Sunday, 1 May 2016

Might the word be mightier than the nuclear missile?

It’s a commonplace of British foreign policy that the country needs to “punch above its weight.”

With constant repetition, the idea has seeped into received wisdom, becoming one of those obvious truths we all accept without question. But questioning it badly needs.

To start with, the expression comes from boxing. In most sports, injuring an opponent can lead to a sanction by the referee; indeed, if the injury is deemed to be deliberate, the sanction may be serious, even career-limiting. The aim of boxing, on the other hand, is to cause deliberate injury to the adversary, as quickly as possible, and decisively. It’s hard to see how that can even be classified as a sport. And doesn’t a national goal become suspect precisely for being drawn from a metaphor drawn from it?

In any case, a boxer who kept boxing above his weight would be bound, ultimately, to come up against an opponent who would be undeterred by any cleverness or technical proficiency the fighter showed and would simply use his superior weight to crush him.

As it happens, that isn’t a bad parallel for British defence policy. When British politicians talk about the British punch, they’re mostly talking about the country’s nuclear weapons. They’re impressive when it comes to potential to do incalculable damage to the world. But compared to the arsenals of the United States or Russia, they’re trivial. If we fell out seriously with Russia, we’d soon discover that punching above our weight was a terminal occupation. As our (relatively) puny force was met by their overwhelming might, we’d just have to time to ponder the error of our ways before oblivion.

This last week I was in Madrid and at one point wandered past the British Council headquarters. A fine, even palatial building. It’s the centre from which the Council runs a series of mostly educational initiatives: teaching English, making books available, laying on shows or lectures, all with a British theme.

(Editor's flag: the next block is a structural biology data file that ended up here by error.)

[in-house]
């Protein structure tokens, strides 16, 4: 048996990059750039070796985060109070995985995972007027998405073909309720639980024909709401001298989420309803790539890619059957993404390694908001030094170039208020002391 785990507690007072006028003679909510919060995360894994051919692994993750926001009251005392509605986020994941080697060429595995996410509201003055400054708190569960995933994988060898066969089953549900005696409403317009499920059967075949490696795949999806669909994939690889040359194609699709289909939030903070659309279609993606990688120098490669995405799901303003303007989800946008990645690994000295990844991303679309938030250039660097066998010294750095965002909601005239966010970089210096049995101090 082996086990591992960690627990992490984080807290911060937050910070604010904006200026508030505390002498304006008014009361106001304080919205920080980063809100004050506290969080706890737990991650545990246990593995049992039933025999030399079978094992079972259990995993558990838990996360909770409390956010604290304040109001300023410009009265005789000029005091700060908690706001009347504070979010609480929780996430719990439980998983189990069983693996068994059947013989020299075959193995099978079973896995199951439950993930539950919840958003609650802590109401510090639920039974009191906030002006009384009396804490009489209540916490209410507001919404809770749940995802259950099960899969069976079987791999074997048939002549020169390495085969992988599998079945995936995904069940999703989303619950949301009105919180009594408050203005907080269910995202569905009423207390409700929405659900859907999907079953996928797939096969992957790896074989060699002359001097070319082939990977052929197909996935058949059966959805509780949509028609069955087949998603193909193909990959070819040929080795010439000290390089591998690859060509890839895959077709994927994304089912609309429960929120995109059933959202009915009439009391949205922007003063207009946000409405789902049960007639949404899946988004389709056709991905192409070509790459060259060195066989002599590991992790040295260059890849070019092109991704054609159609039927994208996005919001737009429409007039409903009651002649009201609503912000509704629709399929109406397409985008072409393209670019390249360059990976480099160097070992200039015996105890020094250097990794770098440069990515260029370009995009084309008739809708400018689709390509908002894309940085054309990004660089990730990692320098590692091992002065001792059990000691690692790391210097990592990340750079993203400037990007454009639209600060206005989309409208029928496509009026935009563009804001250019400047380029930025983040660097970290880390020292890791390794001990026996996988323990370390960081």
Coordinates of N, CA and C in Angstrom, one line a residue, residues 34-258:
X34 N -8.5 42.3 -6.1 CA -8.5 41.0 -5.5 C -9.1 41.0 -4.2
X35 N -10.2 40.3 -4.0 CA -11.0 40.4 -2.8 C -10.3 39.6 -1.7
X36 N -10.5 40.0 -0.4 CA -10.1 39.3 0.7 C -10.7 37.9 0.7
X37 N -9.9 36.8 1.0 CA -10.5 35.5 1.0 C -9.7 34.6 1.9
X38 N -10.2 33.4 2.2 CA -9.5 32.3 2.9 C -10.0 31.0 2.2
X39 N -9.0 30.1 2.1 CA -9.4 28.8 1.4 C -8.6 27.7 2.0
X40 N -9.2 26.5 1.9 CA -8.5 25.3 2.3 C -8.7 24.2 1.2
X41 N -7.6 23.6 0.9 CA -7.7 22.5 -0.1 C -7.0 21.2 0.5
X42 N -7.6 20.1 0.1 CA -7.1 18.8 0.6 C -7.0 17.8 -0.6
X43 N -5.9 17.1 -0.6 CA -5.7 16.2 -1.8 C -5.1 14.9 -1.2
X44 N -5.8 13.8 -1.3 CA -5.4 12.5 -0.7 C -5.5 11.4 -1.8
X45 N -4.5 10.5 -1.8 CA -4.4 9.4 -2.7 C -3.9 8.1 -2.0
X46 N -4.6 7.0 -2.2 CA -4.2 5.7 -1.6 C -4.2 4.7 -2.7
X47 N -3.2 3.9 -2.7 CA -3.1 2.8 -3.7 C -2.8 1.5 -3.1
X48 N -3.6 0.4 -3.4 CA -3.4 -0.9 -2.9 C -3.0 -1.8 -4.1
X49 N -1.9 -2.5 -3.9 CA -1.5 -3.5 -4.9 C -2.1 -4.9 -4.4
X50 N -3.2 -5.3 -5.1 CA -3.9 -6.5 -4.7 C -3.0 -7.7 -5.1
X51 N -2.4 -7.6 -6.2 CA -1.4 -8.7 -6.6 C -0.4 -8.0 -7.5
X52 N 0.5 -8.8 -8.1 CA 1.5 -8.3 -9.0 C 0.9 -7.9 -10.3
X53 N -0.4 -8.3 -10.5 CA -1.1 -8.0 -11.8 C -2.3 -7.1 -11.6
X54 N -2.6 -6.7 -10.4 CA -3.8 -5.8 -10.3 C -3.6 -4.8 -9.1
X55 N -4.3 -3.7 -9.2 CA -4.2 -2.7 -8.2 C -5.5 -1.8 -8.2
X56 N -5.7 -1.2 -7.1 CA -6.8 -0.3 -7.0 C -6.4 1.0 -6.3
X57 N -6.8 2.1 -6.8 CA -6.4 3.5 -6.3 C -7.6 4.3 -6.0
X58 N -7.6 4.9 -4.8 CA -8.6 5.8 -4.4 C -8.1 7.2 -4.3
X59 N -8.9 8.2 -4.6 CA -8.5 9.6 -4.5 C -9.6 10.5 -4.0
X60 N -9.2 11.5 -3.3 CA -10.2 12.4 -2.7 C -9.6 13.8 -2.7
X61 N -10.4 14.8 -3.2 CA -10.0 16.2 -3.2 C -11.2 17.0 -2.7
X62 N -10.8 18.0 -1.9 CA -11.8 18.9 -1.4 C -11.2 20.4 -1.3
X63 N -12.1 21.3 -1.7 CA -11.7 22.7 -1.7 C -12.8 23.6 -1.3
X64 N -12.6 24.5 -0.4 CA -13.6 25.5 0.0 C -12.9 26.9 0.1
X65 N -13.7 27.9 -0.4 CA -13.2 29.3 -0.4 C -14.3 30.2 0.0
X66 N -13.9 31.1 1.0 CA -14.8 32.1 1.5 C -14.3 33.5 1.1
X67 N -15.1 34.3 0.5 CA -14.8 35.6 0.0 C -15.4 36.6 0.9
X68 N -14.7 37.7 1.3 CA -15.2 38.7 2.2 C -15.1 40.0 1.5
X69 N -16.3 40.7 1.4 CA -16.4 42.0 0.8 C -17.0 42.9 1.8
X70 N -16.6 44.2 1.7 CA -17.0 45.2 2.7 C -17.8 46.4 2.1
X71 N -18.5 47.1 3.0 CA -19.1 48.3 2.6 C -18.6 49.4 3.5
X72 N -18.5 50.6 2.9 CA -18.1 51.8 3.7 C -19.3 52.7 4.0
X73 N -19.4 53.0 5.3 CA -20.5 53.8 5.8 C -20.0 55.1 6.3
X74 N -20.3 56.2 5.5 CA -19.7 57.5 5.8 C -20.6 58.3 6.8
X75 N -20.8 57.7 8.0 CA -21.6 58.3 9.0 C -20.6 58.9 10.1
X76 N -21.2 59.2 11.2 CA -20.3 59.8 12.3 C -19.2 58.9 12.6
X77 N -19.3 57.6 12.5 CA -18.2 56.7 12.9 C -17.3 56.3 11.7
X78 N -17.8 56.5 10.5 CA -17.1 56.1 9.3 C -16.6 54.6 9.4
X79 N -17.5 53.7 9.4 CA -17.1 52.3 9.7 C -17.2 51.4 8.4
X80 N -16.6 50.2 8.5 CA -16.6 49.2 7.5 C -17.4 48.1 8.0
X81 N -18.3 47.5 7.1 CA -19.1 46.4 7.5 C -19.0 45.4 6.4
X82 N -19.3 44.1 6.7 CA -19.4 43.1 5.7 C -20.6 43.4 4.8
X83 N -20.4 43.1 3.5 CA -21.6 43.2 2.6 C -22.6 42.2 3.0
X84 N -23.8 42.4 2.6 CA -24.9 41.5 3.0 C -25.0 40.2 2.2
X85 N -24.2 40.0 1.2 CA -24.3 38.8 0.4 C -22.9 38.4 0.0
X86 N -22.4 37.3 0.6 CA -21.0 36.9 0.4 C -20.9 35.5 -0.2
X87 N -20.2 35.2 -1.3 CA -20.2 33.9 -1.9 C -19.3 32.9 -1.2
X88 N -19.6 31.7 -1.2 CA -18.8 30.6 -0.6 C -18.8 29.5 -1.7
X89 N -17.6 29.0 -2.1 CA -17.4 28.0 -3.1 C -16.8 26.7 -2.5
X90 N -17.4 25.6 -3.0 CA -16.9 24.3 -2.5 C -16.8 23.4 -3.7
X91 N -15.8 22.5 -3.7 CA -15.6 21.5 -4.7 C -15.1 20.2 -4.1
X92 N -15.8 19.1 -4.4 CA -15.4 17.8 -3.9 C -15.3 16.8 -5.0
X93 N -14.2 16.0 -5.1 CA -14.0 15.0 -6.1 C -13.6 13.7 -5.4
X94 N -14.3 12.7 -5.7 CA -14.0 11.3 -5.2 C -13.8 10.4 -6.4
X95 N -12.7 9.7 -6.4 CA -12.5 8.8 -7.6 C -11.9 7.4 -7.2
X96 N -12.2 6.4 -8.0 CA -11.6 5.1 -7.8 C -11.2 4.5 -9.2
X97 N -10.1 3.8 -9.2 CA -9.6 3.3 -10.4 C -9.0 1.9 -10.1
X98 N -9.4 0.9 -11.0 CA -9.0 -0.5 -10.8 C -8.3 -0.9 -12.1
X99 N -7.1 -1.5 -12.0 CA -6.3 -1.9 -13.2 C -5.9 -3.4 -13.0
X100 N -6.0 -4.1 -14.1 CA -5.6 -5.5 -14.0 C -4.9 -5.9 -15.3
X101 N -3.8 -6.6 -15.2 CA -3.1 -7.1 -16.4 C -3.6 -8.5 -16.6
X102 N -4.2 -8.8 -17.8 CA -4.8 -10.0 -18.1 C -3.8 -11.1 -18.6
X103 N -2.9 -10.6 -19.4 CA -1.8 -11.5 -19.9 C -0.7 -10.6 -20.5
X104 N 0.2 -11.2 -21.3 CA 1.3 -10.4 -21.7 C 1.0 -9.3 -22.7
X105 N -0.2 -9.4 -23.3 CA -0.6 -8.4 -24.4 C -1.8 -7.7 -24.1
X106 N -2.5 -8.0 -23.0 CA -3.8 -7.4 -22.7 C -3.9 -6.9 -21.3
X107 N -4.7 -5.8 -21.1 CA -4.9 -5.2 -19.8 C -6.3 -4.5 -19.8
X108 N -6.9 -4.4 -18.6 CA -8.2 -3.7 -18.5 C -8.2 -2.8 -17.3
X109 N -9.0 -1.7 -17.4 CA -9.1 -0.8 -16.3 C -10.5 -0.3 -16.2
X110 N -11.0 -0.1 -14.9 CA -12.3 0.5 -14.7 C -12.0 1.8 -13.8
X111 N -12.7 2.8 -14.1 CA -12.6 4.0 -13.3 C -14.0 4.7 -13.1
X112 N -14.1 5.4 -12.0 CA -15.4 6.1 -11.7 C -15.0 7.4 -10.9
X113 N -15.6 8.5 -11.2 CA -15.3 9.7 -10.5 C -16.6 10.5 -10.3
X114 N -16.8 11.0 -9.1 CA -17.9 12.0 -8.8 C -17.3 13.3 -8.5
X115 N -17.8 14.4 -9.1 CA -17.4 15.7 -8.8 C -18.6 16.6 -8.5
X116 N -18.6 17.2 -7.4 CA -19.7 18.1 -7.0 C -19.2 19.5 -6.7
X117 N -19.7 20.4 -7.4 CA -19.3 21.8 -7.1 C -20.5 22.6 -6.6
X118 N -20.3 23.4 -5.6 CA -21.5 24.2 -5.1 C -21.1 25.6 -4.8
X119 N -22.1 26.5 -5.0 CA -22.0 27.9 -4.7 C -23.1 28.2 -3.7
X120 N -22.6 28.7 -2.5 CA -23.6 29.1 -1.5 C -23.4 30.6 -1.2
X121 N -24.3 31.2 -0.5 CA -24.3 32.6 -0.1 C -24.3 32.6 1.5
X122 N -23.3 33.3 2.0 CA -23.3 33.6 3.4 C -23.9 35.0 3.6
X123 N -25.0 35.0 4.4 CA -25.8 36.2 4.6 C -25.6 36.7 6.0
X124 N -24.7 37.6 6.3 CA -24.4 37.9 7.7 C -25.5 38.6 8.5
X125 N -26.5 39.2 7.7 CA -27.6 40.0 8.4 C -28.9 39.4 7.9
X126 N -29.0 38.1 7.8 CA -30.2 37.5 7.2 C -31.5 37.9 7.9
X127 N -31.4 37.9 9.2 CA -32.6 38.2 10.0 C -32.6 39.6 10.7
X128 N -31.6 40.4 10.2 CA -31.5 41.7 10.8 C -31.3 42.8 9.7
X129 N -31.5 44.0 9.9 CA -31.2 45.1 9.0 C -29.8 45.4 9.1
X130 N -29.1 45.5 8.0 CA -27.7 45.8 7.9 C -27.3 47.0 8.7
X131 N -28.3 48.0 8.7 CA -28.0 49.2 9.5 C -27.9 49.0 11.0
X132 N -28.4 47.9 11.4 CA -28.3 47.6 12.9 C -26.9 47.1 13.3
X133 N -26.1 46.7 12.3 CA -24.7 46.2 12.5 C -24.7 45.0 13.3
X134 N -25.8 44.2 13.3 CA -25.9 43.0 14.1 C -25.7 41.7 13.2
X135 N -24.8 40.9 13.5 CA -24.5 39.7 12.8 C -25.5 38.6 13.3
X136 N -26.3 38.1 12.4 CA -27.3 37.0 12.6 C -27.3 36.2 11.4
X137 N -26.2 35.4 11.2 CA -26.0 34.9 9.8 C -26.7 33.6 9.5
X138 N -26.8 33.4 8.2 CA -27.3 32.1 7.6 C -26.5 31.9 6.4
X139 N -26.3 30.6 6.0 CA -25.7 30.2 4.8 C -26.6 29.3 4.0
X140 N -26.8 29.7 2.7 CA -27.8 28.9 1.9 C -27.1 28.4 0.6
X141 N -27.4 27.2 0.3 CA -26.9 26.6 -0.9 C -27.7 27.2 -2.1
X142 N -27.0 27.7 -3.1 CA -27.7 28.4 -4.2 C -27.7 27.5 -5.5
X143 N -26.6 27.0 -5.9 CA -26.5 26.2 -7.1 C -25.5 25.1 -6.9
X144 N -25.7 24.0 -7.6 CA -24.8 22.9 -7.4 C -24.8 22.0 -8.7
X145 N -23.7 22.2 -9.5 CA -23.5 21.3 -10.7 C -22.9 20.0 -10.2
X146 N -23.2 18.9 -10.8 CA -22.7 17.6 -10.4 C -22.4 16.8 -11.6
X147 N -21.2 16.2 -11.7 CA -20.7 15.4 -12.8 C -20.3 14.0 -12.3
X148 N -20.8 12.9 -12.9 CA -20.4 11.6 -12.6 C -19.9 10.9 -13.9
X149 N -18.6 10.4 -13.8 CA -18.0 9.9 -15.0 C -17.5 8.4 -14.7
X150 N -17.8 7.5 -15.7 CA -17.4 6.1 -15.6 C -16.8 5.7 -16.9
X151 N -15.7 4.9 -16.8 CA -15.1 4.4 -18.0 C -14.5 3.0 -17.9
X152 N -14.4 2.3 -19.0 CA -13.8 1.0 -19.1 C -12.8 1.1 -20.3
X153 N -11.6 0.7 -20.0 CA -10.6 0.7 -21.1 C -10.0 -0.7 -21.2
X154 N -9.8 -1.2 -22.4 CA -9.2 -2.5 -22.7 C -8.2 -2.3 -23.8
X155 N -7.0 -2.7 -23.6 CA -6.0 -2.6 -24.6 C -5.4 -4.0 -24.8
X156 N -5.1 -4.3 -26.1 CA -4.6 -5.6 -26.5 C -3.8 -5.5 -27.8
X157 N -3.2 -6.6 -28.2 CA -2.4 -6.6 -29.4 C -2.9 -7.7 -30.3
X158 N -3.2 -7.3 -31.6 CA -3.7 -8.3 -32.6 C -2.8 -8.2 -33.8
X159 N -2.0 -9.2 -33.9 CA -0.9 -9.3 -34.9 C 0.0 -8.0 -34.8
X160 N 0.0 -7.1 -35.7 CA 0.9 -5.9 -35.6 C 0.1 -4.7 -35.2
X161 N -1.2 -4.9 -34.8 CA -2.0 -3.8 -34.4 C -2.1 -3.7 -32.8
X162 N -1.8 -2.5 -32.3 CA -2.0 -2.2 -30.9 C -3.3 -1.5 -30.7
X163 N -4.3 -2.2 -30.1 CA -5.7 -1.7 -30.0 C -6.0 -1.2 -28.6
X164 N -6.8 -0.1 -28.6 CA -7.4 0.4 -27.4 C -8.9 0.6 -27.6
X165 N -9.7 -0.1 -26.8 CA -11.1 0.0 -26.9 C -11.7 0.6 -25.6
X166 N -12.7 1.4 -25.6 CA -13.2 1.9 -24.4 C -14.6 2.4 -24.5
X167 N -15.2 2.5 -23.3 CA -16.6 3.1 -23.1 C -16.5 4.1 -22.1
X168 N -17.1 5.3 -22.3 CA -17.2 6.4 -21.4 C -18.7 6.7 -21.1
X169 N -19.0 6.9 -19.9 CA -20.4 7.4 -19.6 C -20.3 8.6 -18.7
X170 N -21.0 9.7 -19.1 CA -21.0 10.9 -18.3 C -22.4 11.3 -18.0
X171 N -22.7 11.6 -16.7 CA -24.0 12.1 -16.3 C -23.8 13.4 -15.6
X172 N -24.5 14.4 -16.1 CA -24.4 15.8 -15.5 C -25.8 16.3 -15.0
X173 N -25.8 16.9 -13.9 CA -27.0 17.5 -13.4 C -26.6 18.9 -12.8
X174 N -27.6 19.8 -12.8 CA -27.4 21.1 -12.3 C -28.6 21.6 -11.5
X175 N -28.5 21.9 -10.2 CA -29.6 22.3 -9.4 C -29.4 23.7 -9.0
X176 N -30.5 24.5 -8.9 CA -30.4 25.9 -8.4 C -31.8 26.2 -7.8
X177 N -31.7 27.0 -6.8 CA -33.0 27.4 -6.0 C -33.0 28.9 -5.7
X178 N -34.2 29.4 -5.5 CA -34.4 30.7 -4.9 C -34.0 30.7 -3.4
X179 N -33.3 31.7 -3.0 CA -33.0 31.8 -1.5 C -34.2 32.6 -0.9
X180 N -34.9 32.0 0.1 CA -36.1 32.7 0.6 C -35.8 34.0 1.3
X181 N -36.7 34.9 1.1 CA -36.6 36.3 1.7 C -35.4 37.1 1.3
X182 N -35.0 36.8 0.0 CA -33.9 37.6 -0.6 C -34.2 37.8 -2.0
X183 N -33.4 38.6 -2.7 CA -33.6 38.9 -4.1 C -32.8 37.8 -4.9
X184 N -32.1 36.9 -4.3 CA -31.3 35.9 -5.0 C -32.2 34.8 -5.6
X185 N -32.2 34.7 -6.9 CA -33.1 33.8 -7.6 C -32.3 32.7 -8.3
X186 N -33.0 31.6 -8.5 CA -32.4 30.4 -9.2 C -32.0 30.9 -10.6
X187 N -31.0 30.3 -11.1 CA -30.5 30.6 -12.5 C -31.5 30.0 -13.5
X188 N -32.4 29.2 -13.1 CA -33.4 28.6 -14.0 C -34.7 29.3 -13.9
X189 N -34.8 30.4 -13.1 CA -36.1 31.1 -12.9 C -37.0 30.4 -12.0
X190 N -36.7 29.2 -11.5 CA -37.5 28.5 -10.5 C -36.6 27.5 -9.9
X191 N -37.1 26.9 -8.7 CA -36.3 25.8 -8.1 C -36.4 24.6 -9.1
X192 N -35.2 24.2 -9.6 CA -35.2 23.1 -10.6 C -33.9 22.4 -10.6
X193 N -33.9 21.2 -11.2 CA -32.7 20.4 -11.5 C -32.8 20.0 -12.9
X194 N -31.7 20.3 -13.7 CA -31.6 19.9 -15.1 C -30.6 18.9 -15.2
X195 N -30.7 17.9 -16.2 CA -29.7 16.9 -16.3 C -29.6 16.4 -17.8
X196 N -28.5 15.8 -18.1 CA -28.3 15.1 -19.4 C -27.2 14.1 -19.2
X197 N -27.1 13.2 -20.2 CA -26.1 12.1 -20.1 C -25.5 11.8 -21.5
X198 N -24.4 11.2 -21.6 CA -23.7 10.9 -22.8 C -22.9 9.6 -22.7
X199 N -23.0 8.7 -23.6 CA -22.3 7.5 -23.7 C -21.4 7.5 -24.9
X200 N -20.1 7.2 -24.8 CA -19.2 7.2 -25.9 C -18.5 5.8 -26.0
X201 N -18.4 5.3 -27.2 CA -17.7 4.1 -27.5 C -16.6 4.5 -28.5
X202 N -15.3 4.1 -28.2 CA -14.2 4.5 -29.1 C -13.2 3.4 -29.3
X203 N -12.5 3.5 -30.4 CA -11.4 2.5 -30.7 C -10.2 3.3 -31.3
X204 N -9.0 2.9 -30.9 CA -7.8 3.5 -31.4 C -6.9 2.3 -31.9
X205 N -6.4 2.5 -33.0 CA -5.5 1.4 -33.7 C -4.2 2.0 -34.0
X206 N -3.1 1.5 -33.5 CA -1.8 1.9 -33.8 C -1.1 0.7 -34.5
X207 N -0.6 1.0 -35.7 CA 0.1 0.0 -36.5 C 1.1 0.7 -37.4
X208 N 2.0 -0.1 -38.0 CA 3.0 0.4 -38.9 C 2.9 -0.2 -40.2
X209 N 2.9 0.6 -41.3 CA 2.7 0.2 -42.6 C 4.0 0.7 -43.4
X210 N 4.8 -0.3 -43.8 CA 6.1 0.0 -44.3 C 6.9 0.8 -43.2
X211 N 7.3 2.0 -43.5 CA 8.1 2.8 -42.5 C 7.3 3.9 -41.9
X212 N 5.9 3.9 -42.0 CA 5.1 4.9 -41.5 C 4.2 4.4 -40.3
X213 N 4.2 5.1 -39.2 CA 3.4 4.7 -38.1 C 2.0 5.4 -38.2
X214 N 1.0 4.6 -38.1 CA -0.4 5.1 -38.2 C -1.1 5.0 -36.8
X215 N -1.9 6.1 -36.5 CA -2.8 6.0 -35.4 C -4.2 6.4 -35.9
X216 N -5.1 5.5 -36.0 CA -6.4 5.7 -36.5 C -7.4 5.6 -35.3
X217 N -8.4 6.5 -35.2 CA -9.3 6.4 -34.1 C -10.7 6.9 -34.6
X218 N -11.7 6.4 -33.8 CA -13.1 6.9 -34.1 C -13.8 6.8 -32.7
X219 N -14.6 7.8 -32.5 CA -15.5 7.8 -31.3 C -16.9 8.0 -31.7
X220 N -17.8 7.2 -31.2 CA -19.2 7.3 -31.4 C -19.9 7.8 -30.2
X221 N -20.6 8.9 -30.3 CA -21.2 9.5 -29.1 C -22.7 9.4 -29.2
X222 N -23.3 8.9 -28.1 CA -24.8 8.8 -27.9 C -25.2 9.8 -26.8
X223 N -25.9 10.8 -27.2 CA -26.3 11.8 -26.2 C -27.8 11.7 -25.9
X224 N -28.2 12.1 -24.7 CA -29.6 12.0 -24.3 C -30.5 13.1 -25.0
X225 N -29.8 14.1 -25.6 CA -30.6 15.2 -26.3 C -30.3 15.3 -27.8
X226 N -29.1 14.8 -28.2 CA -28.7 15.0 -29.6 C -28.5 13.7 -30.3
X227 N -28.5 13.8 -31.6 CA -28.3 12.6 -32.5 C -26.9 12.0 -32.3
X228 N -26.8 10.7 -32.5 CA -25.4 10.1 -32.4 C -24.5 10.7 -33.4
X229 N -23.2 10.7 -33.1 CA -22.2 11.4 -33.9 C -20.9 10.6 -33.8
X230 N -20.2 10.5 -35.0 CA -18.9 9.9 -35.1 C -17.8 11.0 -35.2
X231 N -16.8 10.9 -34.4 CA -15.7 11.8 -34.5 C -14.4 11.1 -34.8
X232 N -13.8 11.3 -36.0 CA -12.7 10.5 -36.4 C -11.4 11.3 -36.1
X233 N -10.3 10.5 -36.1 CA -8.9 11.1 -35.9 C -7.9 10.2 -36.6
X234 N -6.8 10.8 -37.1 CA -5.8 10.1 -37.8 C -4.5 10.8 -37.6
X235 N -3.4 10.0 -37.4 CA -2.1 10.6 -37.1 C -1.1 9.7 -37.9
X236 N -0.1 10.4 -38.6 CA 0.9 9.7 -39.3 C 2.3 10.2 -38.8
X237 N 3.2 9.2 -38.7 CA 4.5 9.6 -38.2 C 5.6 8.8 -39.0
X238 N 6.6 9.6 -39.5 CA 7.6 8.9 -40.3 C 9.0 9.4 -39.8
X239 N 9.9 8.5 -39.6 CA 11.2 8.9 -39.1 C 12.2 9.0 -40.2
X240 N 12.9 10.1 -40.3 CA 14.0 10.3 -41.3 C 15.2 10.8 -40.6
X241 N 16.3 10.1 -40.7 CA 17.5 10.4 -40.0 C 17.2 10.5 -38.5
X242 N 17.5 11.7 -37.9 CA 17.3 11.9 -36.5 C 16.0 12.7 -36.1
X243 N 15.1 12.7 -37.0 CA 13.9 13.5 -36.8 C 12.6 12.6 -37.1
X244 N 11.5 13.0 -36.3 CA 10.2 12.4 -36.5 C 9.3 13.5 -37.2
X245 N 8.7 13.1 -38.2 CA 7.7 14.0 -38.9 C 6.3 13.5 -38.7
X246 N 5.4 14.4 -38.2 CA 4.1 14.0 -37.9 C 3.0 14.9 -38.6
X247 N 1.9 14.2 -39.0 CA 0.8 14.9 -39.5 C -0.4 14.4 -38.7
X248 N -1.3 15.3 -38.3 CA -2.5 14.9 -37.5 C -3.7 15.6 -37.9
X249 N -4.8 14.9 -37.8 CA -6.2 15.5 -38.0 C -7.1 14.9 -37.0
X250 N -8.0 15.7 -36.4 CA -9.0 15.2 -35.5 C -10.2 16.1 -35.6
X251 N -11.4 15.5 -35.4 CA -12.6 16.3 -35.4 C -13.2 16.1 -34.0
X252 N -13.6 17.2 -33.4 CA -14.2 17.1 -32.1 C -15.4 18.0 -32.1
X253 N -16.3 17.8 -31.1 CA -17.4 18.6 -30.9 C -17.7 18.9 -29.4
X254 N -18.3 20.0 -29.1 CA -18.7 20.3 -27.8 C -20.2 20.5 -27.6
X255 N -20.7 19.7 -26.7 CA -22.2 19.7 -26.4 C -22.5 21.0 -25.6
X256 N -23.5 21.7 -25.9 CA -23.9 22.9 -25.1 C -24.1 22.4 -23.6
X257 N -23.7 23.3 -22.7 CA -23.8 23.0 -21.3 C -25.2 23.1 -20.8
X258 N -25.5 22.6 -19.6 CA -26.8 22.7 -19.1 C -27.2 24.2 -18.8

We don’t do anything like as much of that as we ought. To pick a sporting metaphor from outside the boxing ring, we’re not playing to our full strength. Britain can make cultural contributions to the world that are impressive. Making an impression, that is, in a much more pleasing way than a Trident missile could.

A Trident missile, and the British Council building in Madrid
Which really projects power most effectively?
Curiously, according to their accounts, the income of the British Council globally was £972m in 2014/15. Within this total, just £154.9m came from the British public, down by 5% on the year before, in line with stated government policy to keep reducing its investment in the cultural body.

At that rate, it would take Britain around 645 years to spend the amount the government plans to spend on Trident over just ten years. But if the government estimate of £100bn for Trident is an underestimate, and the true figure is closer to £167bn as has been claimed, it would take rather over a millennium to spend as much on the British Council as on those weapons of mass destruction.

Whose use would spell our own destruction.

Whereas the work of the British Council might extend and deepen international affection for its home country.

Strikes me that even simple financial expediency should favour the intelligence over the Council over the punch, however weighty, of the Trident system…

1 comment:

Mark said...

Yes, perfectly correct from a humane perspective.
The arms industry however is a very secret actvity, wereby missiles budget allocated to.
So, conveniently, nobody else the than Military & Co has detailed access to the effective accounted use of the money, and/or the real cost of nuts and bolts involved.
The object is, of course, not to produce arms in view of using them, but to allocate public ressources to some privileged sectors of the economy. This is what Lordship is about, I presume.
So, vast amounts of money serve an industry which,if had to share with the idea of a united European army, would lose most its prerogatives.
Brexit would, on the other hand, obviously reinforce it.
It seems UK needs to be militiraly autonomous. Because the Germans and foreigners etc...